England grappling with negativity
February 11, 2009
Danny Cipriani is out in the cold as England go for slow and steady at fly-half © Getty Images
The last two Wales v England matches in Cardiff suggest this Saturday's tumultuous clash between the bitterest of rugby enemies (sorry, Scotland) will be fairly close with the Welsh coming out on top, but some soothsayers see a spanking on the cards for those wearing white jerseys.
On the other hand, it is possible to find a parallel in another fixture not so long ago: the Australia v England quarter-final in the 2007 World Cup when the Wallabies' backs played some beautiful, intuitive, searing rugby - but England won because their pack stuffed their opposite numbers. Hey, it could happen!
Who is to say what's right and what's wrong? There wouldn't be many supporters returning home over the Severn Bridge after a 3-0 England win worrying too much about how it was achieved. All we can do here is have a bit of fun trying to make sense of it all.
Sometimes this really is very simple. A coach, for instance, may put a flanker at scrum-half, light the blue touch paper and wait for the implosion. Nick Mallett, what were you thinking of? Or you could listen to and read a multitude of opinions as to why England are currently disappearing up their own backside, and still find it tough to make head or tail of it.
It may be that Martin Johnson, secretly, is targeting England's three home matches in the Six Nations - all eminently winnable - as a base to move on from as his managing reign continues. Do not forget, Johnson is a wise old bird, even if Sir Clive Woodward has pinpointed his lack of familiarity with the "chess" game of Test rugby, off the field.
Okay, it seems unlikely Johnno would "throw" the Wales match, and that's not really the suggestion here. But in his heart of hearts he may accept that three wins from five would be an adequate first Six Nations for him as manager.
After all, if Johnson really was going for broke, and a Grand Slam, then what is he doing at fly-half? We have looked at this position before in this column, during the November internationals, when there were questions over the way Danny Cipriani's comeback after his injury was handled. He was thrown in to what would obviously be a demanding series of autumn Tests when his club form was not good and he couldn't get through a match without slamming his foot into the turf to relieve the ache in his pinned-together ankle.
Sure enough, Cipriani was dropped for the final Test, thus ruining the plan to have a four-match run in a settled team. Then, just as he appeared to be recovering some form for Wasps in January, Cipriani was chosen to play for the England Saxons against Ireland 'A', rather than resume in the Test arena in the easiest of England's Six Nations fixtures at home to Italy.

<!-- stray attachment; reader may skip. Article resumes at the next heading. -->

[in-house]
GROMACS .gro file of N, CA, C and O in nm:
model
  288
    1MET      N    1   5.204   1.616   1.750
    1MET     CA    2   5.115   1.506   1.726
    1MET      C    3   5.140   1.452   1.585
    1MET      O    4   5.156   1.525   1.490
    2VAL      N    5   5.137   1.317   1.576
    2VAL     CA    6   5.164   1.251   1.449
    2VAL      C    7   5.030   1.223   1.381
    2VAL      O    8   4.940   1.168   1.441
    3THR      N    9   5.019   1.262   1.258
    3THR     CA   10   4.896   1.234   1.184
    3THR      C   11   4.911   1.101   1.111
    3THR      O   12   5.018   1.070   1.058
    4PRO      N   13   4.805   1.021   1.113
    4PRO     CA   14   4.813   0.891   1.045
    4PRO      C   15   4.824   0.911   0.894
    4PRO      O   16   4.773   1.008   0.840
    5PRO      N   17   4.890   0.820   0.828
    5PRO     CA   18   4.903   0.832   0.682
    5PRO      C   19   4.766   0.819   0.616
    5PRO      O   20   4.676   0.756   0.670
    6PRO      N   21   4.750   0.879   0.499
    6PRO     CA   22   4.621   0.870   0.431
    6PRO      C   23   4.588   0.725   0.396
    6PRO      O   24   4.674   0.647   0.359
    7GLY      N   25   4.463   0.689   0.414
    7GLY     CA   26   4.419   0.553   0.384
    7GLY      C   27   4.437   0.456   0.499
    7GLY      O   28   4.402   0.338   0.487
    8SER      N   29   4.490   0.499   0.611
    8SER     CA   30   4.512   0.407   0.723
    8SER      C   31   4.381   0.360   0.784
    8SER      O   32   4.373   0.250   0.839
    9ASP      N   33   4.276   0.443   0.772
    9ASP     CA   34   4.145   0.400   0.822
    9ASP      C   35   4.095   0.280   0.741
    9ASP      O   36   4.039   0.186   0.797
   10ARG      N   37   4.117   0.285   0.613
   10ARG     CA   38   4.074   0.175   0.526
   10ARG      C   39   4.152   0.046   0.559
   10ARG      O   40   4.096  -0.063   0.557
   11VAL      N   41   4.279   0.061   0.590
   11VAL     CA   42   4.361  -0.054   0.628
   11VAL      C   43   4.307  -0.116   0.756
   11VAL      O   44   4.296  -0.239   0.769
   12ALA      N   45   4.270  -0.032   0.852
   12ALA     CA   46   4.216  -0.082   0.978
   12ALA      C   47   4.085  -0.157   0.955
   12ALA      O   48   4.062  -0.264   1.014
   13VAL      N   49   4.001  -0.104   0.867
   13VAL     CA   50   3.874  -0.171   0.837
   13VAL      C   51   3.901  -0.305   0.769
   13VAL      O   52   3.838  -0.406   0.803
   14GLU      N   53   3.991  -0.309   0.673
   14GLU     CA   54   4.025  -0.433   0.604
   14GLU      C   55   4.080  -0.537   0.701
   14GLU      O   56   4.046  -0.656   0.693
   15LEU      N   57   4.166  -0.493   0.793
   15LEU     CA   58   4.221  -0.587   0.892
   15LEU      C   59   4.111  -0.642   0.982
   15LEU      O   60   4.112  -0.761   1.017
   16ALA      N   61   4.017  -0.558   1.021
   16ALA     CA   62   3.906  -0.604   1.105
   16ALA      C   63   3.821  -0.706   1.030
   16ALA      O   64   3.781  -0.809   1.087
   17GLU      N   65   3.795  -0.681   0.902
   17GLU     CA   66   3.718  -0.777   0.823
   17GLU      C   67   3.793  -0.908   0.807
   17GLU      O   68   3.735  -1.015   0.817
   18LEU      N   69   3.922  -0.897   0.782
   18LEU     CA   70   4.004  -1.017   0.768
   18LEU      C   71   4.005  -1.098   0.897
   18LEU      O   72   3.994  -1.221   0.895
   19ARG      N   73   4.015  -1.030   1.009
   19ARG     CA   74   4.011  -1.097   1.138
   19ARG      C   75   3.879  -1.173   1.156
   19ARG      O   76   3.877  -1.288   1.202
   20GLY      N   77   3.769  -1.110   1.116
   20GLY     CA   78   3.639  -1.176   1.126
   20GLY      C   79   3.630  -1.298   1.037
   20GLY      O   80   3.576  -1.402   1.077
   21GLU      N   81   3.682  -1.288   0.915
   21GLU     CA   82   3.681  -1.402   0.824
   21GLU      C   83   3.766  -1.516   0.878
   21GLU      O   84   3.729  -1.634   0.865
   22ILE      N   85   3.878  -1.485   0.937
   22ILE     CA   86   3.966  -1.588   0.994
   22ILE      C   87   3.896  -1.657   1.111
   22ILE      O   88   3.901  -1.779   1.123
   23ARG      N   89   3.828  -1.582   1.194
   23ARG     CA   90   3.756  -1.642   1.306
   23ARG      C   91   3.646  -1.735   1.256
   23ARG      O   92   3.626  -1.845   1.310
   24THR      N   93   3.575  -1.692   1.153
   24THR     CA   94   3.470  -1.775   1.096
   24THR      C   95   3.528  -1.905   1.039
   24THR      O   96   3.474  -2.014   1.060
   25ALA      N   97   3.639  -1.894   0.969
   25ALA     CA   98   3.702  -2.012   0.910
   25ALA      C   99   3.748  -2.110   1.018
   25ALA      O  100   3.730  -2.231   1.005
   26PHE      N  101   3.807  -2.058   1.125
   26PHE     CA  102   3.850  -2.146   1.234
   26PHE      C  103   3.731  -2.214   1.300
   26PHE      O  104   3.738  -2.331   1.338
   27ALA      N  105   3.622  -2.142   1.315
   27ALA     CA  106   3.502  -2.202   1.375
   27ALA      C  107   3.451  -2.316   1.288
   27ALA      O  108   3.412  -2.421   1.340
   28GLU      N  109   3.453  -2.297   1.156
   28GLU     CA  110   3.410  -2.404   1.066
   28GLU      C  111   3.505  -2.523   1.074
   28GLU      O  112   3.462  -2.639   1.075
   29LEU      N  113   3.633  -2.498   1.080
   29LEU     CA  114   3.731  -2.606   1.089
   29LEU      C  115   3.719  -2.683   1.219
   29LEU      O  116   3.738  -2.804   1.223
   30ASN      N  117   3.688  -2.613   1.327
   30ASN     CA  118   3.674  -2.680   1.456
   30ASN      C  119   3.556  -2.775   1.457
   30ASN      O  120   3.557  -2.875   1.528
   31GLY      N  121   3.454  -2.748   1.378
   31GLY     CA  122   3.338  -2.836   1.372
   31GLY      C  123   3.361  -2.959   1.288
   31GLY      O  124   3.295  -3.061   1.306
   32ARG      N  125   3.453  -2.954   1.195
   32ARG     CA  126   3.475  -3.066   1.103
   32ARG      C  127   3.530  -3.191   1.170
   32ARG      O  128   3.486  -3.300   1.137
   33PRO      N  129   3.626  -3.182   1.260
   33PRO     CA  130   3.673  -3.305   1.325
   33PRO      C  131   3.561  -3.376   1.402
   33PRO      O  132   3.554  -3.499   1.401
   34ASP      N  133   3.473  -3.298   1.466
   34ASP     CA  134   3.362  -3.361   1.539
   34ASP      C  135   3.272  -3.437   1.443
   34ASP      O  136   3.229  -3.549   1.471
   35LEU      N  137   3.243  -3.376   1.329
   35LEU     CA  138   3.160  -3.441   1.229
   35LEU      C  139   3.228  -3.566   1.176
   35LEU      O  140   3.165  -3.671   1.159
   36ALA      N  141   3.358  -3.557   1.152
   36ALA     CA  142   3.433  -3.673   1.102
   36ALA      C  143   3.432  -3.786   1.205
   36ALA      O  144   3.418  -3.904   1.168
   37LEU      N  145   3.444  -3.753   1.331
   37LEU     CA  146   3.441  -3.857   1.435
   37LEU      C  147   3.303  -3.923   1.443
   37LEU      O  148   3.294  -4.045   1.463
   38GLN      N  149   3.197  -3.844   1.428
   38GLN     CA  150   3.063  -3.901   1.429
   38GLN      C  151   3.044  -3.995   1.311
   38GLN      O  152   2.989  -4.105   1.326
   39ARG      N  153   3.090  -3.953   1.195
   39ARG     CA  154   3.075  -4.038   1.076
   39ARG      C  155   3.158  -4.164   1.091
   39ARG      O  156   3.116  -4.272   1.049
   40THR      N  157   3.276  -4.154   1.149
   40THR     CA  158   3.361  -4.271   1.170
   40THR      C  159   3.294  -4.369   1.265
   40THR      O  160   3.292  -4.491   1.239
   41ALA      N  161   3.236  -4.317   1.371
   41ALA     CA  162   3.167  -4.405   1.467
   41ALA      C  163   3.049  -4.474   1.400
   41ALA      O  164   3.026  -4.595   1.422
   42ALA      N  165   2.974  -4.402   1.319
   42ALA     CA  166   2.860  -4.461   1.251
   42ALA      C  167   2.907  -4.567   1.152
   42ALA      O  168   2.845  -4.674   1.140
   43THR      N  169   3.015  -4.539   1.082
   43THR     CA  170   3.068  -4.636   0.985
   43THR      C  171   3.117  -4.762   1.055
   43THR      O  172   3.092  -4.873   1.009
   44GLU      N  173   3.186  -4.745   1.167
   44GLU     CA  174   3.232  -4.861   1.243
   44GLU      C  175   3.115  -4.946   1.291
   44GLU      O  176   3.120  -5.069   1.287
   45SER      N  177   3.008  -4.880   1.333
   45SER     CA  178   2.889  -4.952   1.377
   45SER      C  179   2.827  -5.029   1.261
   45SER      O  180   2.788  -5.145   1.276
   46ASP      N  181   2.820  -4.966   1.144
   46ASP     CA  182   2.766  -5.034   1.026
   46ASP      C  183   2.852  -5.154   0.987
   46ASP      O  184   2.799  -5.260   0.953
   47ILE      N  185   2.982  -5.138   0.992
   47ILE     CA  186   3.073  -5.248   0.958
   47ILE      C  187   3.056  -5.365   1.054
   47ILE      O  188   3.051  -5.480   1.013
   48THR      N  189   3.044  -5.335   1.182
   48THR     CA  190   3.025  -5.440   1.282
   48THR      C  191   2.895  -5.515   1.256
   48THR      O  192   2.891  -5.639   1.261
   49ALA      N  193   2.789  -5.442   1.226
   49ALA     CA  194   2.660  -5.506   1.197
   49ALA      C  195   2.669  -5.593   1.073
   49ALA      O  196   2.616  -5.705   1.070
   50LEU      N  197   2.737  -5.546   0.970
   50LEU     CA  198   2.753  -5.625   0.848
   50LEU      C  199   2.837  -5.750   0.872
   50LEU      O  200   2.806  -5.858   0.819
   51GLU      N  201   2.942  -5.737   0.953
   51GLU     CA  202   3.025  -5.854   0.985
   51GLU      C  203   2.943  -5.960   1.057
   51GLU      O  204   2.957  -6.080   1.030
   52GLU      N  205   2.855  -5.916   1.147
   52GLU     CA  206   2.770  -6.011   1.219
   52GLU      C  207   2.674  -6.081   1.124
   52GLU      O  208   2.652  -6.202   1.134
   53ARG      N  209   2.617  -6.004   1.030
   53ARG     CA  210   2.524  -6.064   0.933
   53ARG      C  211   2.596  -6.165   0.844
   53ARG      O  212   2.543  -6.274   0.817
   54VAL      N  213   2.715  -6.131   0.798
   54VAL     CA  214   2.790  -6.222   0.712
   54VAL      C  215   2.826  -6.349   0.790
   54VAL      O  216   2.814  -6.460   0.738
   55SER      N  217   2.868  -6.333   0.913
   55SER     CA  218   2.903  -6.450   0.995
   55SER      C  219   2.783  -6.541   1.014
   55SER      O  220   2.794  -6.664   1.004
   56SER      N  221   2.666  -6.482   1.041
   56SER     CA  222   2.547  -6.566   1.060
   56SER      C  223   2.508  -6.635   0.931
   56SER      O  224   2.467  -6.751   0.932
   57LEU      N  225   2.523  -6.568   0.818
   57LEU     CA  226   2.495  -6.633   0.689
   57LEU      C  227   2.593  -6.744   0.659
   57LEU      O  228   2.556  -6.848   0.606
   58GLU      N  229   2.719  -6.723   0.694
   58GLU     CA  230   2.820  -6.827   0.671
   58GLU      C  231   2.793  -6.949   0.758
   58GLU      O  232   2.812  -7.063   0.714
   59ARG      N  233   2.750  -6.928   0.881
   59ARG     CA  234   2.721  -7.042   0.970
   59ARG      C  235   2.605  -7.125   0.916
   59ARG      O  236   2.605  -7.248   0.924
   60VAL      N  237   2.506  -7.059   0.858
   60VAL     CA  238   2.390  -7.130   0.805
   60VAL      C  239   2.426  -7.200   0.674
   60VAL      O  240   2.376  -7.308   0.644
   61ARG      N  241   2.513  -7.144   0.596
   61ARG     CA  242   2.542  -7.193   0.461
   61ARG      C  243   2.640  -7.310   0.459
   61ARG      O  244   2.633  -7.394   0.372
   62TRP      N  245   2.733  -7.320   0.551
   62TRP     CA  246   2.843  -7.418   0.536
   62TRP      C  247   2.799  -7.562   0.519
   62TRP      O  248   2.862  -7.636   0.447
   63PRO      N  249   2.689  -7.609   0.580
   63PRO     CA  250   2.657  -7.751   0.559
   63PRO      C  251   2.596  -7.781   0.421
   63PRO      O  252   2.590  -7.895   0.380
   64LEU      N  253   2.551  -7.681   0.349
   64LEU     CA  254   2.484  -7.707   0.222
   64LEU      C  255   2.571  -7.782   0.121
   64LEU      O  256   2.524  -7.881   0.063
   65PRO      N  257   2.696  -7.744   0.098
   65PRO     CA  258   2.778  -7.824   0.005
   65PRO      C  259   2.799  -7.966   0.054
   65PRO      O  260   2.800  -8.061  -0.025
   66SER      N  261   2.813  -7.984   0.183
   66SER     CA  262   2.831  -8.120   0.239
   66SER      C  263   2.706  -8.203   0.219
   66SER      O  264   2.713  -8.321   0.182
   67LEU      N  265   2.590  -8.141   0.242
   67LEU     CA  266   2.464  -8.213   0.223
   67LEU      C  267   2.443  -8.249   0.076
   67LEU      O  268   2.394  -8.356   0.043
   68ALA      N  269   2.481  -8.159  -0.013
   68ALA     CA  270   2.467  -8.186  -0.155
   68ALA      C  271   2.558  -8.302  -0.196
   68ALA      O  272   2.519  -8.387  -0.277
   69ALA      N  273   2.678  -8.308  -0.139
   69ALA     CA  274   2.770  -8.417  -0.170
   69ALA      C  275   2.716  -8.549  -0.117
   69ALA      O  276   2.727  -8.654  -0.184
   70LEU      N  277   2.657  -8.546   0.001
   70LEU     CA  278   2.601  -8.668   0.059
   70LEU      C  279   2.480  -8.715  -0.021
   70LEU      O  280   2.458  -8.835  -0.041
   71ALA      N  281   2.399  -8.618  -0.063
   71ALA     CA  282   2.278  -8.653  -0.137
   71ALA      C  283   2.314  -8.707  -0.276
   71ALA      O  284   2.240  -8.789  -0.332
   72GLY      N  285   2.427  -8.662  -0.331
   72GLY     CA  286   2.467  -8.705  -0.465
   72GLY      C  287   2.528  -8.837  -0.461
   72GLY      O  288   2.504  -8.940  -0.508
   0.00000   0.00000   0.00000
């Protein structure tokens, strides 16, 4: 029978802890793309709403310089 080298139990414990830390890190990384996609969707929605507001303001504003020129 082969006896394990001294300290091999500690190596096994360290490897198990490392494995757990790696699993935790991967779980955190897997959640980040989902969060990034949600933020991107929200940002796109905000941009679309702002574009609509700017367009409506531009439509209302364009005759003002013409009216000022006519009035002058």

It was difficult to follow this or, more accurately, to follow any train of positive thinking in this. Negative thinking? Oh yes. Maybe the management expected Andy Goode to be only moderate against Italy, heralding the recall of Cipriani against Wales. But why would the management anticipate a moderate performance against Italy?
Okay, then, looking on the bright side of life, perhaps they thought Goode would play a blinder against Italy, and Cipriani likewise against Ireland A, giving the coaches a full hand to play with against Wales. Again, the logical extension of that would be that Cipriani should have started against Italy. Only if the coaches expected Cipriani still to be struggling on Saxons duty, would the thing make sense. Oh Danny boy…
Negative thinking. The ever-present leg-iron attached to English sport. Start out from a point of worrying what might go wrong and take it from there. England have three outstanding footballing backs at the moment - Mathew Tait, James Simpson-Daniel and Shane Geraghty - and it's all they can do to get one of them on the field, never mind all three.
Danny Cipriani and Delon Armitage deserve to be considered in the same category. Three, four or maybe even all five of them should have started against Italy. For goodness' sake, England had played Italy 14 times before last Saturday and won the lot. Yes, the Azzurri forwards are good but they are not superhuman.
Any half clued-up England pack should have earned at least parity with them (as indeed they did) to give the backs the chance to do their stuff. But negative thinking took over and instead we saw Goode kicking, while Armitage hardly had a touch and the poor old Twickenham crowd amused themselves with multiple Mexican waves.
This weekend England will be meeting a side which thinks positively. And yet, and yet, having written all that, the point we began with holds true. There is nothing here to say Wales are right and England are wrong and nothing to guarantee that Wales will win and England will lose. England and Johnson would argue they do have positive intent, they just express it in a different way.
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